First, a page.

Measles is an acute viral illness, characterised by the onset of fever, cold like symptoms, conjunctivitis and cough. The rash commonly starts at the head and spreads to the trunk and limbs over three to four days.


How is it spread?

Measles is spread by airborne or droplet transmission. Individuals are infectious from when the first symptom appears to four days after the appearance of the rash. It is one of the most highly communicable infectious diseases. The incubation period is about ten days (ranging between seven and 18 days) with a further two to four days before the rash appears.


What are the complications of measles?

·      The most common complications of measles infection are otitis media (7 to 9% of cases), pneumonia (1 to 6%), diarrhoea (8%) and convulsions (one in 200).

·      More rare complications include encephalitis (overall rate of one per 1000 cases of measles) and sub-acute sclerosing pan-encephalitis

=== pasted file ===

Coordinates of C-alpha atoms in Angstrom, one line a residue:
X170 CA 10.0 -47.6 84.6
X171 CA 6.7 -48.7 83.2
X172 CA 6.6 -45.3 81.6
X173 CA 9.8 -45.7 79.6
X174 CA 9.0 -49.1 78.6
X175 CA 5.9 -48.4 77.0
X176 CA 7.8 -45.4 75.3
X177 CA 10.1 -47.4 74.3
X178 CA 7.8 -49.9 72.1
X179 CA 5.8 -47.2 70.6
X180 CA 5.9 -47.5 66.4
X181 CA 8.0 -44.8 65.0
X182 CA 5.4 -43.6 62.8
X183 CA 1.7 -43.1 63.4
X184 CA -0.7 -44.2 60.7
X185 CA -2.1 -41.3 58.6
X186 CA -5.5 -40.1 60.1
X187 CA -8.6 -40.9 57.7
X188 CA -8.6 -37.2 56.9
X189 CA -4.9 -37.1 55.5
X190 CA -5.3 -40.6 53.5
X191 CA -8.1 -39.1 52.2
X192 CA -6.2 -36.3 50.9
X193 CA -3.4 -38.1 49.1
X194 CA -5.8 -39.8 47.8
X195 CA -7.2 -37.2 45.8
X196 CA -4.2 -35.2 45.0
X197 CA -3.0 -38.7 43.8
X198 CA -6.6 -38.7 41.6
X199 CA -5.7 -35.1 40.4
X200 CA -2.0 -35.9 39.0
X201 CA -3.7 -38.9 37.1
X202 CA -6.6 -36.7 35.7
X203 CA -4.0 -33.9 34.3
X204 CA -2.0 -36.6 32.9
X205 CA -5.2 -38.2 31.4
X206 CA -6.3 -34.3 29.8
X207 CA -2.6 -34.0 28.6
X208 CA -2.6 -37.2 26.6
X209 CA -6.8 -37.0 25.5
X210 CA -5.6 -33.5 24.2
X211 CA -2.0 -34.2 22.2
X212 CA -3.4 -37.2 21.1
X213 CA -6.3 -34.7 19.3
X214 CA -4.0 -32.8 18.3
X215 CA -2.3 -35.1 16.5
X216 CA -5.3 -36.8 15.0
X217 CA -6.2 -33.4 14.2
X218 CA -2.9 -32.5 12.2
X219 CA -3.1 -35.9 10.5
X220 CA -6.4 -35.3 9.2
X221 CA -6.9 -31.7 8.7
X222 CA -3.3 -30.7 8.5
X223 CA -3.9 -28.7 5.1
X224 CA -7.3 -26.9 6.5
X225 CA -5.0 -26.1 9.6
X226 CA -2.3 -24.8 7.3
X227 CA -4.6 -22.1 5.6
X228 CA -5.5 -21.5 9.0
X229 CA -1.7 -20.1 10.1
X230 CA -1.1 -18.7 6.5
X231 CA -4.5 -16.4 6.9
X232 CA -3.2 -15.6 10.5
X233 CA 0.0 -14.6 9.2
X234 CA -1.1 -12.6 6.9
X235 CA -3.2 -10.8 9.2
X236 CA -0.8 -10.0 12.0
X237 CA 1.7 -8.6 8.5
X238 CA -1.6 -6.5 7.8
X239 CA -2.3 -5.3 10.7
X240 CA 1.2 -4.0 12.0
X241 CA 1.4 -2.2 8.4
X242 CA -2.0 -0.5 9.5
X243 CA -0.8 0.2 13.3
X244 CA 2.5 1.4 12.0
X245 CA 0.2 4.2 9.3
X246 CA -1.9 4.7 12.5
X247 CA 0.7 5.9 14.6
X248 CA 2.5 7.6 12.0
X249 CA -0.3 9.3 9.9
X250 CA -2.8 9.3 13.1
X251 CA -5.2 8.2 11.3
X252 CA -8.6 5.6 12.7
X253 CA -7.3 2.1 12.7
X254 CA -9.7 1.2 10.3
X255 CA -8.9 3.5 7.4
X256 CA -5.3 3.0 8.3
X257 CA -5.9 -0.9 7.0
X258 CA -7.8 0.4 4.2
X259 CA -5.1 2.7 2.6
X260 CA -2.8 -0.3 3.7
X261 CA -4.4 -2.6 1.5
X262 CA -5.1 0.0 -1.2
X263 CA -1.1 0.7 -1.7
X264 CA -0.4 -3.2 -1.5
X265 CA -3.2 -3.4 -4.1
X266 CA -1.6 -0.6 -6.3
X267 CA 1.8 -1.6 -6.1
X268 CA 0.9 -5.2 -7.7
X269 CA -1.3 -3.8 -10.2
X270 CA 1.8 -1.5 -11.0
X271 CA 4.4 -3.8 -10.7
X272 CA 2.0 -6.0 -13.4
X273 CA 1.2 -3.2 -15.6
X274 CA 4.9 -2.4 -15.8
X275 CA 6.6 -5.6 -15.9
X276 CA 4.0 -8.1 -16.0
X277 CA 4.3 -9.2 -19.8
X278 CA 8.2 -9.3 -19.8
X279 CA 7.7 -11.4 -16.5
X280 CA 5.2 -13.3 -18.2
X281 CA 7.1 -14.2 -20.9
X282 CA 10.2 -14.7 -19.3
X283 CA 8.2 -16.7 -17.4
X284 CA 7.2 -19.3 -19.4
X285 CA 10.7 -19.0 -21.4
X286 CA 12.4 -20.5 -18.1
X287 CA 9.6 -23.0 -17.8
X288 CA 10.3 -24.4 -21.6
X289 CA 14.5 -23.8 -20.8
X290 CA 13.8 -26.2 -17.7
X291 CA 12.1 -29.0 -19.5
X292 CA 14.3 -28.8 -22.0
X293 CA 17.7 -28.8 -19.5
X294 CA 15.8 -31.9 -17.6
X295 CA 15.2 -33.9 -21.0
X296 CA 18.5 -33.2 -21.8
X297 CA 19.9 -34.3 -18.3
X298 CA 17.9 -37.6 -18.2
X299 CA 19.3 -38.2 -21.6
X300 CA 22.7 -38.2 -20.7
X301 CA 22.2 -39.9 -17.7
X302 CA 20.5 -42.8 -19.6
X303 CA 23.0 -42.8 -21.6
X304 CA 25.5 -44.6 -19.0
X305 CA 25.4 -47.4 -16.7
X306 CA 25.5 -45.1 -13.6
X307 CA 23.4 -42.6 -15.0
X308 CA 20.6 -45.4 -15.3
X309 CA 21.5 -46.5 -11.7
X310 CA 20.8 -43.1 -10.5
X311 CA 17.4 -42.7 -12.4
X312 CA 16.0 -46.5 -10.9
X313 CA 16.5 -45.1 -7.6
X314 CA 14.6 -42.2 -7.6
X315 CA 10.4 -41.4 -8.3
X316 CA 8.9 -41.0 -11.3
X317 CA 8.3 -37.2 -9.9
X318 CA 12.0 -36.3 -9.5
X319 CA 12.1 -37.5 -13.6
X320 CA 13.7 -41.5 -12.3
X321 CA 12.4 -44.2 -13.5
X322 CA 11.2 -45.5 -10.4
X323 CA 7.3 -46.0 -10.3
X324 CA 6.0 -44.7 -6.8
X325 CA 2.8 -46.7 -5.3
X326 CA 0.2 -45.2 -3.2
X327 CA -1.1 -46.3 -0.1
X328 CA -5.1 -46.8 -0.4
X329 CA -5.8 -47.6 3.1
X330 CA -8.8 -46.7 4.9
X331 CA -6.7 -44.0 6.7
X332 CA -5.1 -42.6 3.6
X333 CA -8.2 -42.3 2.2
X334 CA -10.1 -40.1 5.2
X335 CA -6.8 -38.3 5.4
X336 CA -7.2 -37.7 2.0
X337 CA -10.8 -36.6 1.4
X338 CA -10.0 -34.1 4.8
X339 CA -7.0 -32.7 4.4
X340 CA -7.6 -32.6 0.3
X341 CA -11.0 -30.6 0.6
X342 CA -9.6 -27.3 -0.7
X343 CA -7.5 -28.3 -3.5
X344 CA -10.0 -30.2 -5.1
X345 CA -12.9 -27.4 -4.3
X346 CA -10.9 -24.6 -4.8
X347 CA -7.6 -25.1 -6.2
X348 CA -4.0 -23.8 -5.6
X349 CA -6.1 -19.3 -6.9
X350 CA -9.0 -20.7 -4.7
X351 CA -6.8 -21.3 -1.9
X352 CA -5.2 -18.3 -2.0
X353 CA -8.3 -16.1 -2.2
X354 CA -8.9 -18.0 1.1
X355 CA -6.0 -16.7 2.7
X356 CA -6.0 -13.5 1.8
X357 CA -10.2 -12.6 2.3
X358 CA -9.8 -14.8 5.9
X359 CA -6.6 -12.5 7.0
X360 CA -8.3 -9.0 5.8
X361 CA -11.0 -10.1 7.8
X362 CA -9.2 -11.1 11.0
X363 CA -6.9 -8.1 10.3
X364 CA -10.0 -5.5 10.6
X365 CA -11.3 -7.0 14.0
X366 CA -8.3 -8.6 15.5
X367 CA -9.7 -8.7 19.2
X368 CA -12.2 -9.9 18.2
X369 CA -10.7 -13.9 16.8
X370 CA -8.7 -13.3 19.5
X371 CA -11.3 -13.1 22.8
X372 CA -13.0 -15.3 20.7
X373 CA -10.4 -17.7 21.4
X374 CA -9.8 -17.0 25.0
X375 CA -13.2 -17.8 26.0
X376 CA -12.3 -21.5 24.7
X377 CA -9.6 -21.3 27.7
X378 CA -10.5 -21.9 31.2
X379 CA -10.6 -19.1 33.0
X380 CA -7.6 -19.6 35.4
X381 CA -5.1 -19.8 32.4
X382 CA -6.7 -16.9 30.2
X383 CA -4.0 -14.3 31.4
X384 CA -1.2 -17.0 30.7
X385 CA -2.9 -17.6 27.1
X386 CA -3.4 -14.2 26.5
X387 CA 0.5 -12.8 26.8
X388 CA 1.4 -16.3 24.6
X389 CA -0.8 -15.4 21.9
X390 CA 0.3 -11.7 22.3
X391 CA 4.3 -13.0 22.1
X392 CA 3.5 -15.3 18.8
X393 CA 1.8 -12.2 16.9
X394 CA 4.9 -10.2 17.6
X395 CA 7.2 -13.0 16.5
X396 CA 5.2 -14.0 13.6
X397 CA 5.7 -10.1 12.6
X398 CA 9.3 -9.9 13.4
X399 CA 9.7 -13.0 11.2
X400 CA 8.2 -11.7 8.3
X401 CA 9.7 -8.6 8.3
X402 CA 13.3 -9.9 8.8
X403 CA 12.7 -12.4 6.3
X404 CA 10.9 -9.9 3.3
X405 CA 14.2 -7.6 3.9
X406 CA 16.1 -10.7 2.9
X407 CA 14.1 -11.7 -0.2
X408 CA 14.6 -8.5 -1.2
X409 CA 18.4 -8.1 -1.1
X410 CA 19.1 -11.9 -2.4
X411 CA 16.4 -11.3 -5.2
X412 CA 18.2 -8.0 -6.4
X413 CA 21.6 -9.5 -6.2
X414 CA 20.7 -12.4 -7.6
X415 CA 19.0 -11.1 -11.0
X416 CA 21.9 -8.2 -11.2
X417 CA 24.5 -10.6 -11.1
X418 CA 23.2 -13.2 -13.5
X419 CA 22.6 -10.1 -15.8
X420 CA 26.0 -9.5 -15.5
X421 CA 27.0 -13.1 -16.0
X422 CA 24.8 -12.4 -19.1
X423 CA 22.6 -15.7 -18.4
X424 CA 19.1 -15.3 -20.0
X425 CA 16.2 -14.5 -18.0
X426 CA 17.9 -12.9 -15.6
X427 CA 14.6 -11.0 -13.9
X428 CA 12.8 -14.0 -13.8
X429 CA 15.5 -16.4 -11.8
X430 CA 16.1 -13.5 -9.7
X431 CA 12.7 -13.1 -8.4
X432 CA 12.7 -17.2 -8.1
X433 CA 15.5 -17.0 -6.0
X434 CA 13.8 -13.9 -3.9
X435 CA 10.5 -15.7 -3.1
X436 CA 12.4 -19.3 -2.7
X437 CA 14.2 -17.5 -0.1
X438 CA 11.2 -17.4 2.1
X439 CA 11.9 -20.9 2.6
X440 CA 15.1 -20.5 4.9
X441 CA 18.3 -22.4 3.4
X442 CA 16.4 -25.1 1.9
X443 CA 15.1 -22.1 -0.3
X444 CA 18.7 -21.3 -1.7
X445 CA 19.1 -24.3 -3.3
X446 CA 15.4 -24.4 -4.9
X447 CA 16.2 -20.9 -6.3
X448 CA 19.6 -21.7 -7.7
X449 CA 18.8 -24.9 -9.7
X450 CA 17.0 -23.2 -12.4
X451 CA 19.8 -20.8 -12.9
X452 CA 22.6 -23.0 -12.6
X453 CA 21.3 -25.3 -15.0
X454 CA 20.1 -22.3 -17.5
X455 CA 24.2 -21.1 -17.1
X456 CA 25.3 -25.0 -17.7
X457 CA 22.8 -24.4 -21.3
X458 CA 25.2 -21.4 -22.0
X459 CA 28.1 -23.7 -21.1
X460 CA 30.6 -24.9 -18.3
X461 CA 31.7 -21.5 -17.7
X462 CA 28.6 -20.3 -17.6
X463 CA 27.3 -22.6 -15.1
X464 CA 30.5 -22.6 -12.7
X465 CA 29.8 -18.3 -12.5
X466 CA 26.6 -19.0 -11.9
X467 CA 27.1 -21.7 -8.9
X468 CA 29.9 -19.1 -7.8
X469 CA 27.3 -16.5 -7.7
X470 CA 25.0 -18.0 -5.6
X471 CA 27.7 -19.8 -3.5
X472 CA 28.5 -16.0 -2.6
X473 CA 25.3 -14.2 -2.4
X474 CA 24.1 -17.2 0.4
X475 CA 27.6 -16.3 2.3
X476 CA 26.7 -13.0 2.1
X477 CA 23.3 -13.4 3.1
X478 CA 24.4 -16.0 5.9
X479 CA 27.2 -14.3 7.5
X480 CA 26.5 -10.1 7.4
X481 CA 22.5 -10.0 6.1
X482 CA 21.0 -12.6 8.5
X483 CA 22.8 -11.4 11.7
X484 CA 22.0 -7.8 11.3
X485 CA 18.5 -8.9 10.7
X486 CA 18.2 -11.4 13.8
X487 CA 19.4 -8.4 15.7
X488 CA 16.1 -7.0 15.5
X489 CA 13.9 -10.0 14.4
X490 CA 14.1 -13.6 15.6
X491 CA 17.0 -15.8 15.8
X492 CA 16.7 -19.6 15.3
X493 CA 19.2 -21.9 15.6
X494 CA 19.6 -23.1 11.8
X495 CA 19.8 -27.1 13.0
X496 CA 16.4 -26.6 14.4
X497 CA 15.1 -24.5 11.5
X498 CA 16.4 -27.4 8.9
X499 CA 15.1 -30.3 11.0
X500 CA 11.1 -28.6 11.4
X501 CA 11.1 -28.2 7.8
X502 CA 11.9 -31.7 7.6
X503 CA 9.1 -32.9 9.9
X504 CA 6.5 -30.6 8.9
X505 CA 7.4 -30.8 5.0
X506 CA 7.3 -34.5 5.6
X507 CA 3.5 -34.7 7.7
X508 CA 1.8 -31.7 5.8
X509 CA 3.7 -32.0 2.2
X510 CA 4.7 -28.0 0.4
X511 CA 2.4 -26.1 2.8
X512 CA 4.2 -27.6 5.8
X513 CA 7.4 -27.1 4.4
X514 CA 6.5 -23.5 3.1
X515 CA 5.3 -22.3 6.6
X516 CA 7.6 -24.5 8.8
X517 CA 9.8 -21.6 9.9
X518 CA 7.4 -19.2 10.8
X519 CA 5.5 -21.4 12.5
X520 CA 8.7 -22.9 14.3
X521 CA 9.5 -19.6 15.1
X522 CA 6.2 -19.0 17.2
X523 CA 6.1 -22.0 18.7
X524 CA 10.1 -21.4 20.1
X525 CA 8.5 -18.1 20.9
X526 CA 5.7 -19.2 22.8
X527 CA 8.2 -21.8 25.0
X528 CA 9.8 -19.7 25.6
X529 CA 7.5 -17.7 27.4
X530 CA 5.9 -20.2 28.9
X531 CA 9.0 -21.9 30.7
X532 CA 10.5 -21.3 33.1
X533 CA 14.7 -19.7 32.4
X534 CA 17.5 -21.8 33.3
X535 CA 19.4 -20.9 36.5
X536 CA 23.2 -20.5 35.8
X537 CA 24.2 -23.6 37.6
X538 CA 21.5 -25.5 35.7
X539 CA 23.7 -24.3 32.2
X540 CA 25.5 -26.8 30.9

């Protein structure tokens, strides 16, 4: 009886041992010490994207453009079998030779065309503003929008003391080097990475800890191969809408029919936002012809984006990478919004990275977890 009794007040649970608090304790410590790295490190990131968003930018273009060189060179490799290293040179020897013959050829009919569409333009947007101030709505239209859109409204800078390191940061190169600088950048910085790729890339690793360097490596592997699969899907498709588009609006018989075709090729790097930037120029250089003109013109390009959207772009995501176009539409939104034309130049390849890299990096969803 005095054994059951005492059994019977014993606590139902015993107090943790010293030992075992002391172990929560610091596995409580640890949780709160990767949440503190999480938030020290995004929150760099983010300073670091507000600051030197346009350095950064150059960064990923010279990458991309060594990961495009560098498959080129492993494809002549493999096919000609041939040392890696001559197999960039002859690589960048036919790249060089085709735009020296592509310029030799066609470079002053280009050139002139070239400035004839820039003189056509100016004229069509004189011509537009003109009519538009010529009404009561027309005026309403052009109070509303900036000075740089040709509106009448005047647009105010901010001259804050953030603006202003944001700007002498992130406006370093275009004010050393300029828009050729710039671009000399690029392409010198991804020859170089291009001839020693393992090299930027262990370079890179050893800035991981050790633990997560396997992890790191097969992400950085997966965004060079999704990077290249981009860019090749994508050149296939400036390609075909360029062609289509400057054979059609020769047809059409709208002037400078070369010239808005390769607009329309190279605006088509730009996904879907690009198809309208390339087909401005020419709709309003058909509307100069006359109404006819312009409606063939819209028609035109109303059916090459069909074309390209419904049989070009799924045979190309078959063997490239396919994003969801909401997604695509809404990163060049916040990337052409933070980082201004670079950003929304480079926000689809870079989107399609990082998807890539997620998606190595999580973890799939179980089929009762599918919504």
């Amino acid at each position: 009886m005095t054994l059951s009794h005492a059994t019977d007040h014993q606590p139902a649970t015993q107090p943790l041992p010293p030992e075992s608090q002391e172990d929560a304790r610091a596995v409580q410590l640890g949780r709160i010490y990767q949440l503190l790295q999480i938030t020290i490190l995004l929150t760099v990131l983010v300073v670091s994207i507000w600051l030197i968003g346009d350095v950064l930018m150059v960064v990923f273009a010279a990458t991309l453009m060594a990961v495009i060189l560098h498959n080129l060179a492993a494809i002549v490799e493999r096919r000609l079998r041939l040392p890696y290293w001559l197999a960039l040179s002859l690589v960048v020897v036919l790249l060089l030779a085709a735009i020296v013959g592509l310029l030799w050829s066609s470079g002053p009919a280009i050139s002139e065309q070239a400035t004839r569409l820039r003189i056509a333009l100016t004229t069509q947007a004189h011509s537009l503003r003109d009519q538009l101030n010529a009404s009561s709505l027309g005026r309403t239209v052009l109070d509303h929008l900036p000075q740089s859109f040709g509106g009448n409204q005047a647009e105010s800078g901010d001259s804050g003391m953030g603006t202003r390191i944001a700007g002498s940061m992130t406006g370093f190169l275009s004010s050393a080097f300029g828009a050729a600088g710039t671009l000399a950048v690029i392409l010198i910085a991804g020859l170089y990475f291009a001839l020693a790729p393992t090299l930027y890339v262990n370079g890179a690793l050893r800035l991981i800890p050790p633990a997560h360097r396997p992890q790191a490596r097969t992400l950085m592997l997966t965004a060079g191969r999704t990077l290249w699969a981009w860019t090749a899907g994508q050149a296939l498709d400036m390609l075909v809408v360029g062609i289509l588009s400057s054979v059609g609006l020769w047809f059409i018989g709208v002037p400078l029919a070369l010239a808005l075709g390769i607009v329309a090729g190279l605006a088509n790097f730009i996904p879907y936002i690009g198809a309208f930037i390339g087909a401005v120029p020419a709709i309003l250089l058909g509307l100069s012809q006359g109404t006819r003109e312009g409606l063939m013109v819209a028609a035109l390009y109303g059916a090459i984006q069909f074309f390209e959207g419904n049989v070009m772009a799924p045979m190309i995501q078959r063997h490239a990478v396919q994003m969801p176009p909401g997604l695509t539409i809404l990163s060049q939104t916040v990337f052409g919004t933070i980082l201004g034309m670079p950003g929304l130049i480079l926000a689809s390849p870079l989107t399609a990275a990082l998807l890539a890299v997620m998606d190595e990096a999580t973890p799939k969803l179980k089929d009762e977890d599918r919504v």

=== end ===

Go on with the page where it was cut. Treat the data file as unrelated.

·      Death occurs in one in 5000 cases in the UK. The case–fatality ratio for measles is age-related and is high in children under one year of age, lower in children aged one to nine years and rises again in teenagers and adults

·      Complications are more common and more severe in poorly nourished and/or chronically ill children, including those who are immunosuppressed.



·      Notification of measles began in England and Wales in 1940. Before the introduction of measles vaccine in 1968, annual notifications varied between 160,000 and 800,000, with peaks every two years and around 100 deaths from acute measles occurred each year.

·      From the introduction of measles vaccination in 1968 until the late 1980s coverage was low and was insufficient to interrupt measles transmission. Therefore, annual notifications only fell to between 50,000 and 100,000 and measles remained a major cause of morbidity and mortality. Between 1970 and 1988, there continued to be an average of 13 acute measles deaths each year. Measles remained a major cause of mortality in children who could not be immunised because they were receiving immunosuppressive treatment. Between 1974 and 1984, of 51 children who died when in first remission from acute lymphatic leukaemia, 15 of the deaths were due to measles or its complications. Between 1970 and 1983, however, more than half the acute measles deaths that occurred were in previously healthy children who had not been immunised